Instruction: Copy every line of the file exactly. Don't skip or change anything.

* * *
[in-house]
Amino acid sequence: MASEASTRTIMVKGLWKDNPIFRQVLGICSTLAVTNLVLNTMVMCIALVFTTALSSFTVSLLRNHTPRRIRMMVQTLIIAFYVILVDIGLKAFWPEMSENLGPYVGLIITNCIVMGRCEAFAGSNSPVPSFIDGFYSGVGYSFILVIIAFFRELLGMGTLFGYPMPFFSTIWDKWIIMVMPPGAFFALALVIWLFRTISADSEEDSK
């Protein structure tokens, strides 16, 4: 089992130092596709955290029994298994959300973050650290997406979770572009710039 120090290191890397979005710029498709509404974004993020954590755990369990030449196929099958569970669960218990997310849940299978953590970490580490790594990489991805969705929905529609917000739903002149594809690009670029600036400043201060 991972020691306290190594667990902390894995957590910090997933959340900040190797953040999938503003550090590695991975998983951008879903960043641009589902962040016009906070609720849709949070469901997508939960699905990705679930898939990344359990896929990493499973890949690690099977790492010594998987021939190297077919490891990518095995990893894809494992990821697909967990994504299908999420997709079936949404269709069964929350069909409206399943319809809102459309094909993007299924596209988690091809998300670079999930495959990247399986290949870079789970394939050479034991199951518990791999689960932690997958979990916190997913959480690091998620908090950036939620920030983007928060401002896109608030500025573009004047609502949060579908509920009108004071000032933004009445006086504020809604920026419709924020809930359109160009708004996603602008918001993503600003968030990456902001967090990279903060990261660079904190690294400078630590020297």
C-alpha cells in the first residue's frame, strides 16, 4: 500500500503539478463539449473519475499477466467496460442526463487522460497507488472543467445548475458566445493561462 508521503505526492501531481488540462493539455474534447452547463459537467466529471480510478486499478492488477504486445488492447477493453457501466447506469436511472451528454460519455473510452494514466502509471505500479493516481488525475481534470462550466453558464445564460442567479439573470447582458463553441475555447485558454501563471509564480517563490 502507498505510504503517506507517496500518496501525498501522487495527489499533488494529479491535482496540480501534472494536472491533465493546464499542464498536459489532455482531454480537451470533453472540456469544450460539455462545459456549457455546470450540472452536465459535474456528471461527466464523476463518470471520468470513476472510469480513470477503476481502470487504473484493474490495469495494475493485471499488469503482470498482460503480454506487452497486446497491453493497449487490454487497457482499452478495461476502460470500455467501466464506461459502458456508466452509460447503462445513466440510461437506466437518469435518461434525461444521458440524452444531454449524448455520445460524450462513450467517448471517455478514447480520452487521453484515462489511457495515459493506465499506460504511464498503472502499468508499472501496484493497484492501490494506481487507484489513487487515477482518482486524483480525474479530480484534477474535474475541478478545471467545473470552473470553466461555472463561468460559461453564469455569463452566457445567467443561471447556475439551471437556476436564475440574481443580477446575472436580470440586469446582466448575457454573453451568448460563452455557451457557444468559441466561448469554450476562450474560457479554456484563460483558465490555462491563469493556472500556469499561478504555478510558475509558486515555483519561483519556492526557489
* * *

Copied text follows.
[in-house]
Amino acid sequence: MASEASTRTIMVKGLWKDNPIFRQVLGICSTLAVTNLVLNTMVMCIALVFTTALSSFTVSLLRNHTPRRIRMMVQTLIIAFYVILVDIGLKAFWPEMSENLGPYVGLIITNCIVMGRCEAFAGSNSPVPSFIDGFYSGVGYSFILVIIAFFRELLGMGTLFGYPMPFFSTIWDKWIIMVMPPGAFFALALVIWLFRTISADSEEDSK
């Protein structure tokens, strides 16, 4: 089992130092596709955290029994298994959300973050650290997406979770572009710039 120090290191890397979005710029498709509404974004993020954590755990369990030449196929099958569970669960218990997310849940299978953590970490580490790594990489991805969705929905529609917000739903002149594809690009670029600036400043201060 991972020691306290190594667990902390894995957590910090997933959340900040190797953040999938503003550090590695991975998983951008879903960043641009589902962040016009906070609720849709949070469901997508939960699905990705679930898939990344359990896929990493499973890949690690099977790492010594998987021939190297077919490891990518095995990893894809494992990821697909967990994504299908999420997709079936949404269709069964929350069909409206399943319809809102459309094909993007299924596209988690091809998300670079999930495959990247399986290949870079789970394939050479034991199951518990791999689960932690997958979990916190997913959480690091998620908090950036939620920030983007928060401002896109608030500025573009004047609502949060579908509920009108004071000032933004009445006086504020809604920026419709924020809930359109160009708004996603602008918001993503600003968030990456902001967090990279903060990261660079904190690294400078630590020297």
C-alpha cells in the first residue's frame, strides 16, 4: 500500500503539478463539449473519475499477466467496460442526463487522460497507488472543467445548475458566445493561462 508521503505526492501531481488540462493539455474534447452547463459537467466529471480510478486499478492488477504486445488492447477493453457501466447506469436511472451528454460519455473510452494514466502509471505500479493516481488525475481534470462550466453558464445564460442567479439573470447582458463553441475555447485558454501563471509564480517563490 502507498505510504503517506507517496500518496501525498501522487495527489499533488494529479491535482496540480501534472494536472491533465493546464499542464498536459489532455482531454480537451470533453472540456469544450460539455462545459456549457455546470450540472452536465459535474456528471461527466464523476463518470471520468470513476472510469480513470477503476481502470487504473484493474490495469495494475493485471499488469503482470498482460503480454506487452497486446497491453493497449487490454487497457482499452478495461476502460470500455467501466464506461459502458456508466452509460447503462445513466440510461437506466437518469435518461434525461444521458440524452444531454449524448455520445460524450462513450467517448471517455478514447480520452487521453484515462489511457495515459493506465499506460504511464498503472502499468508499472501496484493497484492501490494506481487507484489513487487515477482518482486524483480525474479530480484534477474535474475541478478545471467545473470552473470553466461555472463561468460559461453564469455569463452566457445567467443561471447556475439551471437556476436564475440574481443580477446575472436580470440586469446582466448575457454573453451568448460563452455557451457557444468559441466561448469554450476562450474560457479554456484563460483558465490555462491563469493556472500556469499561478504555478510558475509558486515555483519561483519556492526557489